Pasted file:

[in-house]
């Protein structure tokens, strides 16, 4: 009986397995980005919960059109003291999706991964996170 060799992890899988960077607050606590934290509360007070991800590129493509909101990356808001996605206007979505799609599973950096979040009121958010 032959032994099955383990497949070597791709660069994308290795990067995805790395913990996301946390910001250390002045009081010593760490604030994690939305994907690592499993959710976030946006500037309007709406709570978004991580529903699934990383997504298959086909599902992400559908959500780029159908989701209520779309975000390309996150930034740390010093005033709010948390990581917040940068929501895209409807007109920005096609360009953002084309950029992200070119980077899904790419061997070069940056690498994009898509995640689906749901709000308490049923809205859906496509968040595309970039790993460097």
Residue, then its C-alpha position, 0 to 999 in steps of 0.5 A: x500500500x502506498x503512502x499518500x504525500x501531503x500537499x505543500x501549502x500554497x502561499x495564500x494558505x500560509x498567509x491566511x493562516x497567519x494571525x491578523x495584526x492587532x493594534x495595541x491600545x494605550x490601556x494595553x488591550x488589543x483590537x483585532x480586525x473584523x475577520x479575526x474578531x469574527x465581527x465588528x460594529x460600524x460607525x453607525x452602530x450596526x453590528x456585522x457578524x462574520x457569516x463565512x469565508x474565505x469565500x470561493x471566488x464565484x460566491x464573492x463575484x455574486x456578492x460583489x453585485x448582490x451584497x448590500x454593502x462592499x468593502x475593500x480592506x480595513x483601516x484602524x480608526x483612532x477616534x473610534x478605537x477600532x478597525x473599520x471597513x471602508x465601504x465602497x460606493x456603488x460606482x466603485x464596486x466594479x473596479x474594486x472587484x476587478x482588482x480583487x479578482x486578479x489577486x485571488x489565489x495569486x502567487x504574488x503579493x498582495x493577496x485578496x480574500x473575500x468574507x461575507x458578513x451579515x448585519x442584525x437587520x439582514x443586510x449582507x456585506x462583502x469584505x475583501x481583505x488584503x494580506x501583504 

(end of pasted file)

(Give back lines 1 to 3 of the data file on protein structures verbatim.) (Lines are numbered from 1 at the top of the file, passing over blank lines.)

[in-house]
């Protein structure tokens, strides 16, 4: 009986397995980005919960059109003291999706991964996170 060799992890899988960077607050606590934290509360007070991800590129493509909101990356808001996605206007979505799609599973950096979040009121958010 032959032994099955383990497949070597791709660069994308290795990067995805790395913990996301946390910001250390002045009081010593760490604030994690939305994907690592499993959710976030946006500037309007709406709570978004991580529903699934990383997504298959086909599902992400559908959500780029159908989701209520779309975000390309996150930034740390010093005033709010948390990581917040940068929501895209409807007109920005096609360009953002084309950029992200070119980077899904790419061997070069940056690498994009898509995640689906749901709000308490049923809205859906496509968040595309970039790993460097």
Residue, then its C-alpha position, 0 to 999 in steps of 0.5 A: x500500500x502506498x503512502x499518500x504525500x501531503x500537499x505543500x501549502x500554497x502561499x495564500x494558505x500560509x498567509x491566511x493562516x497567519x494571525x491578523x495584526x492587532x493594534x495595541x491600545x494605550x490601556x494595553x488591550x488589543x483590537x483585532x480586525x473584523x475577520x479575526x474578531x469574527x465581527x465588528x460594529x460600524x460607525x453607525x452602530x450596526x453590528x456585522x457578524x462574520x457569516x463565512x469565508x474565505x469565500x470561493x471566488x464565484x460566491x464573492x463575484x455574486x456578492x460583489x453585485x448582490x451584497x448590500x454593502x462592499x468593502x475593500x480592506x480595513x483601516x484602524x480608526x483612532x477616534x473610534x478605537x477600532x478597525x473599520x471597513x471602508x465601504x465602497x460606493x456603488x460606482x466603485x464596486x466594479x473596479x474594486x472587484x476587478x482588482x480583487x479578482x486578479x489577486x485571488x489565489x495569486x502567487x504574488x503579493x498582495x493577496x485578496x480574500x473575500x468574507x461575507x458578513x451579515x448585519x442584525x437587520x439582514x443586510x449582507x456585506x462583502x469584505x475583501x481583505x488584503x494580506x501583504 